Outline For A National Energy Plan
Andrea Zinga, Republican candidate for U.S. Congress in the 17th district, speaks to the media Thursday afternoon at the Knox County Courthouse.
Zinga outlines energy plan
Candidate calls for new refineries, coal gasification
Friday, June 9, 2006
BY JOHN R. PULLIAM
GALESBURG - While agreeing alternative fuels are important to the 17th Congressional District, Republican candidate Andrea Zinga said Thursday new refineries should be built in the U.S., plants should be built to convert coal into diesel fuel and drilling for oil in the Arctic National Wildlife Refuge may be something she can support. Zinga, standing at a picnic table on the east side of the Knox County Courthouse, outlined short- and long-term solutions to the nation's energy problems. She said one short-term solution is to stop buying oil for the Strategic Oil Reserve.
"It would be wise to sell a portion of it while prices are high and buy it back when prices are low," Zinga said. The former TV news anchor said one set of "tough" national environmental regulations should be developed to replace the 16 regional rules now in place. Admitting that ethanol and wind power are important to this area, Zinga said "this is just nibbling on the edge of the problem."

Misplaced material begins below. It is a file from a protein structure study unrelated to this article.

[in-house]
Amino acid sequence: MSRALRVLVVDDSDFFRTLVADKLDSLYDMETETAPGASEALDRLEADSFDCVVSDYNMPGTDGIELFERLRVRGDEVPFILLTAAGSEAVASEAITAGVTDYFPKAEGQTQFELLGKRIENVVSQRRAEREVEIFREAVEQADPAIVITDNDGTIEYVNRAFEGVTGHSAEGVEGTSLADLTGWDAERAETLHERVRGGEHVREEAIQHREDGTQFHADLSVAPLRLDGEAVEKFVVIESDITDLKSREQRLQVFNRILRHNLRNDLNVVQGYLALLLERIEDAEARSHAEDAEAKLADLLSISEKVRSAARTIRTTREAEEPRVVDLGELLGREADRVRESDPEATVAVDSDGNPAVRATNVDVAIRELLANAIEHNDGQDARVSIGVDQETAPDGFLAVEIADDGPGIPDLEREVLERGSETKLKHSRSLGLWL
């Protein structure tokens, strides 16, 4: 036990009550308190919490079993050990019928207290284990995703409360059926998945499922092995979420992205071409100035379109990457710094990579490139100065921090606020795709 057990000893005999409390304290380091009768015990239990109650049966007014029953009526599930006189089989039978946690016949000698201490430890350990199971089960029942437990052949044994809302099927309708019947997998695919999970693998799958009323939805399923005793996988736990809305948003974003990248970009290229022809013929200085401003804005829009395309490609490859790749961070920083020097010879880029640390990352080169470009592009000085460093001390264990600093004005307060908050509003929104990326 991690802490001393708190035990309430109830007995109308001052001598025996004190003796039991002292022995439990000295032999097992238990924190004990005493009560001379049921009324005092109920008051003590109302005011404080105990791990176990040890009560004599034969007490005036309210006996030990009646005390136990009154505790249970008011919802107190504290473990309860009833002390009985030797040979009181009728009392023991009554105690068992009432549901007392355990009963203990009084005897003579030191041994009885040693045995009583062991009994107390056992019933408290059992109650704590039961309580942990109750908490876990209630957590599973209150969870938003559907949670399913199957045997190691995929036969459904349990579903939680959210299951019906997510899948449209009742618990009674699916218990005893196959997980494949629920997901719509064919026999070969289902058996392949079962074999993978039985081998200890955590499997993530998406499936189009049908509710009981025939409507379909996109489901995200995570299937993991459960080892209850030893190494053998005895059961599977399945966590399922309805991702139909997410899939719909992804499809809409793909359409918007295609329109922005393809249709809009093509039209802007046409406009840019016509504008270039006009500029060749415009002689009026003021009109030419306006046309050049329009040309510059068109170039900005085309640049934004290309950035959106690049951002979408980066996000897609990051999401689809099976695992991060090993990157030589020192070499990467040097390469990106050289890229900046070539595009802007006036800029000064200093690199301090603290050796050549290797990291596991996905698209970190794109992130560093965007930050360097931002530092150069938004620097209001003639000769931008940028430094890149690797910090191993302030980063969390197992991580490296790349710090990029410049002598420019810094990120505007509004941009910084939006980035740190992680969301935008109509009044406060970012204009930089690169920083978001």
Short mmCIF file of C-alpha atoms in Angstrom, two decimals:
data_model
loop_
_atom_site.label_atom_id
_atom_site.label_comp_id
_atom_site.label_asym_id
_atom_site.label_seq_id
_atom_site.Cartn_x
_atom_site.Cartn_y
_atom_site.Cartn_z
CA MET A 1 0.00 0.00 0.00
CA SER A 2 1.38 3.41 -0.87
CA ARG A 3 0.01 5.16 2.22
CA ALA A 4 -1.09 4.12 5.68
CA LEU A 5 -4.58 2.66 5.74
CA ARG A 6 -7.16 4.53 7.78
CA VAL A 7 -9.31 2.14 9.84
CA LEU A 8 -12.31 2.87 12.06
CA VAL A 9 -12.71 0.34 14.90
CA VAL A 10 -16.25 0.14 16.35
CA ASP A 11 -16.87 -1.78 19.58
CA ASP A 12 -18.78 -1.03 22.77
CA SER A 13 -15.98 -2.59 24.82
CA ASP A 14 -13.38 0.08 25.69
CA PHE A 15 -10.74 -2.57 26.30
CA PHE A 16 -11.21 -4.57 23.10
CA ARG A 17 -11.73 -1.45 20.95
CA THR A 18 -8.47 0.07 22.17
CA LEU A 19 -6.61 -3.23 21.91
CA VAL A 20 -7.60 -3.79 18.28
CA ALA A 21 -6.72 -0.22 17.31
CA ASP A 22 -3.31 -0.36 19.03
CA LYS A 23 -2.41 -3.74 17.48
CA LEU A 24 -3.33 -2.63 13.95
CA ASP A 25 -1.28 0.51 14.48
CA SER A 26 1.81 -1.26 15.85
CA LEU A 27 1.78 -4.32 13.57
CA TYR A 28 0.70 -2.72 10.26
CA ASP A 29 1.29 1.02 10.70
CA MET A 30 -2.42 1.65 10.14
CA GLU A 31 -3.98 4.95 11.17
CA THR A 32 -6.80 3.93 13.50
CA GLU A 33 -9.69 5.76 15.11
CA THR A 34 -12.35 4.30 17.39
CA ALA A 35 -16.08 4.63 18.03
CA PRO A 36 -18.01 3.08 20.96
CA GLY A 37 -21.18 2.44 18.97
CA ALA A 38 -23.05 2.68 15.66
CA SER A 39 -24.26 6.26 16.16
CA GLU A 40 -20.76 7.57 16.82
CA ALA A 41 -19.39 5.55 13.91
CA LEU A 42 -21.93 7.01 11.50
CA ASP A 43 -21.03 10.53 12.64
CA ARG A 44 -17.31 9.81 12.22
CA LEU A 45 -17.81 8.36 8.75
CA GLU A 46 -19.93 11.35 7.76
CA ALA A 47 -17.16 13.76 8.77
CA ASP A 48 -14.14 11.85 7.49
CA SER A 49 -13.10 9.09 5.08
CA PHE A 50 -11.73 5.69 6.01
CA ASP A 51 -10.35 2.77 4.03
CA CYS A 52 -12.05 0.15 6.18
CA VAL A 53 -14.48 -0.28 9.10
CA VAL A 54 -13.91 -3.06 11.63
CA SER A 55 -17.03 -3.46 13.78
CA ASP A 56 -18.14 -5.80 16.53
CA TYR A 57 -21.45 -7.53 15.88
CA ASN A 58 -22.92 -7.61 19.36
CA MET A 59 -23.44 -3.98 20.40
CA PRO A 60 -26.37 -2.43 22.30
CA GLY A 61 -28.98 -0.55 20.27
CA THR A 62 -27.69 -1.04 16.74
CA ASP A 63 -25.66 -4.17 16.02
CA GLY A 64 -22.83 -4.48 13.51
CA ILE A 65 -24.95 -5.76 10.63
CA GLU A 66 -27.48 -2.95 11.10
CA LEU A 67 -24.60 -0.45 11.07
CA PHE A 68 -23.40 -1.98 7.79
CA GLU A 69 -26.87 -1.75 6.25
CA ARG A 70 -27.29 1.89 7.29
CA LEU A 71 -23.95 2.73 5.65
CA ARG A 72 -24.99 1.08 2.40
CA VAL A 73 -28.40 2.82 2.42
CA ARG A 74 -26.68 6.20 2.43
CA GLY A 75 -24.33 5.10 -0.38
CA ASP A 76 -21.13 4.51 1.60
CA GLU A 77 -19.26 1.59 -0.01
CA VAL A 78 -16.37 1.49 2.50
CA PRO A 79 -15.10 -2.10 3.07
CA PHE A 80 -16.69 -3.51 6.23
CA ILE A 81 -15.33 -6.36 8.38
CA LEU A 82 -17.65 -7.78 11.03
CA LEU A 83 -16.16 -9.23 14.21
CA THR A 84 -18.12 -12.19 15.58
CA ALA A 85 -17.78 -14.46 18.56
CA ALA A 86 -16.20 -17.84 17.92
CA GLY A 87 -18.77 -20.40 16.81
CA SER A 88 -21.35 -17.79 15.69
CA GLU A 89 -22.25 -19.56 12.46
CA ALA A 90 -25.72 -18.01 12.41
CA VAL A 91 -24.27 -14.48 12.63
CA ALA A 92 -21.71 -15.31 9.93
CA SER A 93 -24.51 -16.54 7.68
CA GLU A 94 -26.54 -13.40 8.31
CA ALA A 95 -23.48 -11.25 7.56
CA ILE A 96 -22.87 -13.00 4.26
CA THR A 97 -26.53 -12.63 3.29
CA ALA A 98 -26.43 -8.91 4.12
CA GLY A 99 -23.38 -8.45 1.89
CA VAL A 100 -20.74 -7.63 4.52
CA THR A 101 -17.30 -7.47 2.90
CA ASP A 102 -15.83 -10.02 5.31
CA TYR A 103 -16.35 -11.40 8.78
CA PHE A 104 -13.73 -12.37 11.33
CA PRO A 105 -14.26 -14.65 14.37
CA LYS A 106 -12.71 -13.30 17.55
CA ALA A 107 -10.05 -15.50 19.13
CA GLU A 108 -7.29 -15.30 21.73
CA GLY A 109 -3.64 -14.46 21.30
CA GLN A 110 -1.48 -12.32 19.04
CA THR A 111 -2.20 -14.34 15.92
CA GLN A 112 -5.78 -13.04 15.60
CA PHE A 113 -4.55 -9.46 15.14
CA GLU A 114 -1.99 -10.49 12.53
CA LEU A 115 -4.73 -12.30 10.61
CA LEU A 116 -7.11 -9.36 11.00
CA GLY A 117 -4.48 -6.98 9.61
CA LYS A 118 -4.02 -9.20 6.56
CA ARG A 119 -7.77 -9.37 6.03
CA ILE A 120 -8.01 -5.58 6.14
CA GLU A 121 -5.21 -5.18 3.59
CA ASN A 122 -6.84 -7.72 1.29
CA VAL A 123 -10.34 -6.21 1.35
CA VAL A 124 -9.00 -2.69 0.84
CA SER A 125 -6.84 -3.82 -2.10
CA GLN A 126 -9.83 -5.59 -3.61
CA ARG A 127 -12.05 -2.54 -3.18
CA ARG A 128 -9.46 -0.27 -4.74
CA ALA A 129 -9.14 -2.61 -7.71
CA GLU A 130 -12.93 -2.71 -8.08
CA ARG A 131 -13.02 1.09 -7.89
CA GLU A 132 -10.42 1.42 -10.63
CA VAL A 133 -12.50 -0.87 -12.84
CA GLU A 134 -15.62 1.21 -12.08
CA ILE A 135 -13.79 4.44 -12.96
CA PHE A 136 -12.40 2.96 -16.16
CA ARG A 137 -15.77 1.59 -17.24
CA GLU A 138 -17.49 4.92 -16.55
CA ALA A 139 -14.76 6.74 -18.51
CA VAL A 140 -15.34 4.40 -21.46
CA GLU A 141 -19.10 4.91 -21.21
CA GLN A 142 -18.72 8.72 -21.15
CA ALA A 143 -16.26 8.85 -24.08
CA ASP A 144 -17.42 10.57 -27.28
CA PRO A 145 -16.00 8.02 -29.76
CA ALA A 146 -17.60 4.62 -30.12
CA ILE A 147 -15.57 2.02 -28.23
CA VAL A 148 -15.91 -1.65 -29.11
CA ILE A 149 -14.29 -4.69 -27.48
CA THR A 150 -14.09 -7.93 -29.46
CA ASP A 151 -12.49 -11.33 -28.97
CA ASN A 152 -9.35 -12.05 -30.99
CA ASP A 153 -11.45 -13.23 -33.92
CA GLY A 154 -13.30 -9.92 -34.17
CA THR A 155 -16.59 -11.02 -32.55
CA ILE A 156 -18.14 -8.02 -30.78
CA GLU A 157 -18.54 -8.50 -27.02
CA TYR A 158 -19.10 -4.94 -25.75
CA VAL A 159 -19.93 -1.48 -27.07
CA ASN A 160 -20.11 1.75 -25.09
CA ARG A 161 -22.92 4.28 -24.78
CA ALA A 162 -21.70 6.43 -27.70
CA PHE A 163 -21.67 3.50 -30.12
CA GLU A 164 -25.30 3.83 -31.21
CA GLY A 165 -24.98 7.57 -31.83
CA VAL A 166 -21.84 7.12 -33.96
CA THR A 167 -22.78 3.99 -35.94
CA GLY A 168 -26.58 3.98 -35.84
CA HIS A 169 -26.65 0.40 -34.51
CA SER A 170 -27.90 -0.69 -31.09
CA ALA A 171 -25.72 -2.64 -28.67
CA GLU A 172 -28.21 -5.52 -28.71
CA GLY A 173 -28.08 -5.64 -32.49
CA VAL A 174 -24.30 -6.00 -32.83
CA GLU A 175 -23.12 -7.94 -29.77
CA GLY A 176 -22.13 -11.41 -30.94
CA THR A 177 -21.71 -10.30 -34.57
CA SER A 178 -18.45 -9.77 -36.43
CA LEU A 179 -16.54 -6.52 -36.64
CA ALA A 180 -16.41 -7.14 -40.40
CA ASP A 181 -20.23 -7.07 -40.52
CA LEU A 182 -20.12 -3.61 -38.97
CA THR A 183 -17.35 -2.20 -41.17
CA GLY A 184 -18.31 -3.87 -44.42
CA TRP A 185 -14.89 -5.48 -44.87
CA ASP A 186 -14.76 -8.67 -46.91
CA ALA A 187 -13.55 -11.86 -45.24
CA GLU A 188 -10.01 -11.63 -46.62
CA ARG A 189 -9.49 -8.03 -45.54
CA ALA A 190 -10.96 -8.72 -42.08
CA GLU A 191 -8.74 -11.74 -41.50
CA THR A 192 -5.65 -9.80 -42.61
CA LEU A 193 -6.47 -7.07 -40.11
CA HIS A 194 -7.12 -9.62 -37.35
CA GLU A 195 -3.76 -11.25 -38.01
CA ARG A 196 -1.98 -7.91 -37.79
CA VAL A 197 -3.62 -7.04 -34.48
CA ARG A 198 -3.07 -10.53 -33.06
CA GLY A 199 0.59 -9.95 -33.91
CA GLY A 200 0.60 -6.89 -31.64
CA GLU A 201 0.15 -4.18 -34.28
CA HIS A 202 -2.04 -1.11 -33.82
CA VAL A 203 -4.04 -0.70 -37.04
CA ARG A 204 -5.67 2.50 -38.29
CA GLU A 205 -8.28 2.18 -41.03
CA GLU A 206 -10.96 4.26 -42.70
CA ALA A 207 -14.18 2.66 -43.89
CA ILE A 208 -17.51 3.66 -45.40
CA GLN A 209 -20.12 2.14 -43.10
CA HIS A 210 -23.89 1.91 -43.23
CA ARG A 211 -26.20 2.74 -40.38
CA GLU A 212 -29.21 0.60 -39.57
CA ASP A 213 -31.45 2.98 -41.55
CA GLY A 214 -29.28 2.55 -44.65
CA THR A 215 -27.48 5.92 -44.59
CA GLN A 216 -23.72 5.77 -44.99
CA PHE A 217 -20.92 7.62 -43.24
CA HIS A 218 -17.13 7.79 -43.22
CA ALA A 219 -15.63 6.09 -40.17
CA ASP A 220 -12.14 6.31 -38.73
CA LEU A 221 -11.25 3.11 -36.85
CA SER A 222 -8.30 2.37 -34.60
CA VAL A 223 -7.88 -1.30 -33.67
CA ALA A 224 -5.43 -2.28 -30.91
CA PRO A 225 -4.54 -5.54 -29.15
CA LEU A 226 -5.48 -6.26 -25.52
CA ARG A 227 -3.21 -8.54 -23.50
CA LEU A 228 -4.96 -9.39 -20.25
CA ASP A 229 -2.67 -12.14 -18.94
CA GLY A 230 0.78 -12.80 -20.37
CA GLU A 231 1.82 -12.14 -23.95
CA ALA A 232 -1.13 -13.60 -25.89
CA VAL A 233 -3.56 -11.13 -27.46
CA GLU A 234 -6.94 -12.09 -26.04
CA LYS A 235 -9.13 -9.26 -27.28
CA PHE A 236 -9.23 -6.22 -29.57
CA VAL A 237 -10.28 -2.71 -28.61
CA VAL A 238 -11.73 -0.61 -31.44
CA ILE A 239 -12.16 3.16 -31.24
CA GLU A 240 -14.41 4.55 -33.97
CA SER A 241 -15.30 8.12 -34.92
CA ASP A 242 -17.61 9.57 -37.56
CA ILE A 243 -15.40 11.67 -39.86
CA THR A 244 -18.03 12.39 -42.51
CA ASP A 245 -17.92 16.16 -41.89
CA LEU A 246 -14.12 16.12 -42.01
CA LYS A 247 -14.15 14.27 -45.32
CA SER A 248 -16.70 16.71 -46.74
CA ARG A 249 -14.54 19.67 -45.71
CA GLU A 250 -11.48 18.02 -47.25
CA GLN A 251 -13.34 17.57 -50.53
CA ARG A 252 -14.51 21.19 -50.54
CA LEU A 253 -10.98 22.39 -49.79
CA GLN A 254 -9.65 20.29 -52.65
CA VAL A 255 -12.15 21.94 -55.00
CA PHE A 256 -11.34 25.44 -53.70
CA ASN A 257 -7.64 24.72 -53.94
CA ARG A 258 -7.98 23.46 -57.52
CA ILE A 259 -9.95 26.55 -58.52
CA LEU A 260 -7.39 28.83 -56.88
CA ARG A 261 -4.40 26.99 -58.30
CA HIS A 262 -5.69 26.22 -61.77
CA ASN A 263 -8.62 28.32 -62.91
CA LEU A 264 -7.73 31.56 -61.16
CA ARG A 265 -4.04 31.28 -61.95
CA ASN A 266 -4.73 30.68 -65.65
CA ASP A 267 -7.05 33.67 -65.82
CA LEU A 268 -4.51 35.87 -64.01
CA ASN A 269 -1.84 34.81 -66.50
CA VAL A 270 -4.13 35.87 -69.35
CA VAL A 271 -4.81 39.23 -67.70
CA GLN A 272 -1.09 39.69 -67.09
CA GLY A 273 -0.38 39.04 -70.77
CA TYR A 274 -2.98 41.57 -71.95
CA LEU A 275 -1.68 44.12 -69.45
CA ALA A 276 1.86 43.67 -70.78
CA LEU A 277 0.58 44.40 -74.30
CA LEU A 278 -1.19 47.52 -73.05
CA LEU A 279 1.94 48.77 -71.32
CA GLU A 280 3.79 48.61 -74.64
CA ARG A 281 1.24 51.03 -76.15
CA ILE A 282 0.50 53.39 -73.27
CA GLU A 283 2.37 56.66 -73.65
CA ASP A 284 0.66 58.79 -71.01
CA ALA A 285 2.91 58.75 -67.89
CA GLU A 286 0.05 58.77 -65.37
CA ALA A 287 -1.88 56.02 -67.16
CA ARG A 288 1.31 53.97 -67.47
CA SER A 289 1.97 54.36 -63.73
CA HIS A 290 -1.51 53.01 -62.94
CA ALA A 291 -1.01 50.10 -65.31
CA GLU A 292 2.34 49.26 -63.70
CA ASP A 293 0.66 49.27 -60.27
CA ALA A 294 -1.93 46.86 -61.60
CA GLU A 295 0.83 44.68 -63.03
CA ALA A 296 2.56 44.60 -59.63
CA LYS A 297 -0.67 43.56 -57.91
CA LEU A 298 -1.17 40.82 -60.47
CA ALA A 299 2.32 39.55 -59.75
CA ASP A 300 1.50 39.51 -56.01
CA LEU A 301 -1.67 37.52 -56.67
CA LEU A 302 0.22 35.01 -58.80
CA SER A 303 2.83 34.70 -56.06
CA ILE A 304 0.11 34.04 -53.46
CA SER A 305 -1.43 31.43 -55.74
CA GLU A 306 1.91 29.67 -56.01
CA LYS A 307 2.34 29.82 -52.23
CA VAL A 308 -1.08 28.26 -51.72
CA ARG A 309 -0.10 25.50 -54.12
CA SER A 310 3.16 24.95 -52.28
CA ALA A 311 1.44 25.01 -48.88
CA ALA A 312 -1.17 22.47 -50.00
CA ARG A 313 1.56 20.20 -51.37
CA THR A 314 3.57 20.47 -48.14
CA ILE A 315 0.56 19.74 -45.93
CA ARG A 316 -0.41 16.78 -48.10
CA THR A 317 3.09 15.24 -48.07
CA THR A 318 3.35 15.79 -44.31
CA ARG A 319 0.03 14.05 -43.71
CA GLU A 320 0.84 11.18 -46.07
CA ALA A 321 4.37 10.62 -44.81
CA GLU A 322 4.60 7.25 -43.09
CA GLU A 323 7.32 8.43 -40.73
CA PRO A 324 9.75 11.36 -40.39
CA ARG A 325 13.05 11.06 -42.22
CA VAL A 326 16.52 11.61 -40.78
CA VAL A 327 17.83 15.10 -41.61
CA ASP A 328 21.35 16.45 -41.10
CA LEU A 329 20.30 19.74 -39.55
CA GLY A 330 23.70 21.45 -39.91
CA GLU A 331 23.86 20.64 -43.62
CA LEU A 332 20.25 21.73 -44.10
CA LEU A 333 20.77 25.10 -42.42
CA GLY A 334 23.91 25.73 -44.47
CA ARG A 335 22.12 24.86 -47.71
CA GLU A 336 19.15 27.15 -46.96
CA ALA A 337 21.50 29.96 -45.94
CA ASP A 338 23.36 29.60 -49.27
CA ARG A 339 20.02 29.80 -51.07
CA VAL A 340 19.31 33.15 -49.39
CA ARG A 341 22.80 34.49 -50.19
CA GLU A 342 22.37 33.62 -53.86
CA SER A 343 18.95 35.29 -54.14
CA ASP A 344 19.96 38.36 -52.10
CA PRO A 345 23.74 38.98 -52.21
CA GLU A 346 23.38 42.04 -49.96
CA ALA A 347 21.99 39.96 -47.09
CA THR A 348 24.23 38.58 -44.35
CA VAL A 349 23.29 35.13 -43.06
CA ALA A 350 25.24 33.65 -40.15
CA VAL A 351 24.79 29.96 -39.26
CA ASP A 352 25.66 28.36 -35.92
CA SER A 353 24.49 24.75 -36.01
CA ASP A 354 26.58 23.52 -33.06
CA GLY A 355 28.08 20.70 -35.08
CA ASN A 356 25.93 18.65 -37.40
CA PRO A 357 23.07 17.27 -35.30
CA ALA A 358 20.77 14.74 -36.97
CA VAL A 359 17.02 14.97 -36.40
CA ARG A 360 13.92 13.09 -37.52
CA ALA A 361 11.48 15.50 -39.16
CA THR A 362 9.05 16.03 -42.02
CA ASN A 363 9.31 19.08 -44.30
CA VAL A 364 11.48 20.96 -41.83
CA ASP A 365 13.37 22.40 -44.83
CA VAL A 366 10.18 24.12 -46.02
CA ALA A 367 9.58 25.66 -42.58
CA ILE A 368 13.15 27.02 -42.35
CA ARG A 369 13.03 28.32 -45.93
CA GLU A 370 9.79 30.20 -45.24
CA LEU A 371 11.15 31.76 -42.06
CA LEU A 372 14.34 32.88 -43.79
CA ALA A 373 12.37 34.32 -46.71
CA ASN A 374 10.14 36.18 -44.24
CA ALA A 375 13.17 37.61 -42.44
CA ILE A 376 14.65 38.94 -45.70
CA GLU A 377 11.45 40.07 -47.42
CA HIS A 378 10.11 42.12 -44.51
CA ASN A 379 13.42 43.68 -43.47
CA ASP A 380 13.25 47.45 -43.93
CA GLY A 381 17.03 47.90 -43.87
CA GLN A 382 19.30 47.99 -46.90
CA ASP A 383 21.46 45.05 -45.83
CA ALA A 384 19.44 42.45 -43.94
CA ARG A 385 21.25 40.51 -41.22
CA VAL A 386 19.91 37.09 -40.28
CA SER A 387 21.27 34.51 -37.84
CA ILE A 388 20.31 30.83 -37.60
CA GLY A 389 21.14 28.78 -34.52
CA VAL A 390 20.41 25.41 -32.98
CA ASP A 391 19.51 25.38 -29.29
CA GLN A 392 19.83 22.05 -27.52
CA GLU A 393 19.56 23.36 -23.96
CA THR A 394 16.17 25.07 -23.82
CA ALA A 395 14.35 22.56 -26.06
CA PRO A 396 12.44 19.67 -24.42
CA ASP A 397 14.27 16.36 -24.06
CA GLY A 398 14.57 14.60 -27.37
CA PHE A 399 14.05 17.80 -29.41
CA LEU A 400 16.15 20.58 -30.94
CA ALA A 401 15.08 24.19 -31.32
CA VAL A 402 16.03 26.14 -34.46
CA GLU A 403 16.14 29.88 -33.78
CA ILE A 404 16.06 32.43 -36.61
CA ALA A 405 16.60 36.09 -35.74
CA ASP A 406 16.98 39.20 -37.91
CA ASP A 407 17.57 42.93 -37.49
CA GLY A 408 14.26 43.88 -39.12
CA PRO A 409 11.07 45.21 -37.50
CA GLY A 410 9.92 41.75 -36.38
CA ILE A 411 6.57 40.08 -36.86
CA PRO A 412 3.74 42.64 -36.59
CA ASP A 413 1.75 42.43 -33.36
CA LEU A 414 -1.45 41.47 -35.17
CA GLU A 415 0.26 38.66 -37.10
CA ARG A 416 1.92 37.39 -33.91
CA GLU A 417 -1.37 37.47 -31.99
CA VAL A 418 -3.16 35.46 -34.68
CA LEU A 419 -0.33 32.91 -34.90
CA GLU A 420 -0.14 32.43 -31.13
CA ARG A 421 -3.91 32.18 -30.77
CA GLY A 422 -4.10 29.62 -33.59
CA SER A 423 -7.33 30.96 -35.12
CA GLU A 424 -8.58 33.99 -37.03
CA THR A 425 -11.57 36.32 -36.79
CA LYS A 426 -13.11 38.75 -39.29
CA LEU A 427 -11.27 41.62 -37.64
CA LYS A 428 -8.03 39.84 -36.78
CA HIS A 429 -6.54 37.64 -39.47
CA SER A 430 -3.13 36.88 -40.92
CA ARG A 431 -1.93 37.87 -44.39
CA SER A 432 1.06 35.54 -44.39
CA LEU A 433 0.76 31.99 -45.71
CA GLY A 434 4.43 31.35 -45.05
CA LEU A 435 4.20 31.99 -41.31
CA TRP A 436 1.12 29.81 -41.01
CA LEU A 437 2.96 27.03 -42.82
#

Zinga said the last oil refinery built in the United States was during the Gerald Ford administration. "Refinery technology has improved so much," she said. "We can and should build refineries. We could also create some jobs."
She said those jobs would not be in this area, but pointed out new jobs, even in other areas of the nation, are important.
Coal gasification also was touched upon. "We have vast reserves of coal in this country," Zinga said. Coal mining is a source of jobs in the southern portions of the 17th District. As for drilling in the Arctic National Wildlife Refuge, "I would not drill in ANWR until I have all the information Congress has," Zinga said, but it is apparent she is leaning in that direction. Zinga said that out of 20 million acres of land in the wildlife refuge, drilling would take place on only 2,000 acres. She said that would produce about 1.5 million barrels of oil a day.
"That's what we import from Saudi Arabia," Zinga said as she stood in the sunshine in front of a handful of reporters... She said many people said the Alaskan Pipeline would not withstand earthquakes and would harm wildlife, such as caribou. Zinga said the pipeline has done fine and, based on what she now knows, she thinks the result would be much the same in the Arctic. She said she is tired of people saying what will not work.
"I get very tired of people having the 'we can'ts,'" she said. "We can do what we set out to do."
Although Zinga said it is probably not realistic to ever expect the U.S. will be 100 percent energy independent, she said coal gasification, ethanol, new refineries, etc., could lead to a day when "we're not at the mercy of the Mideast."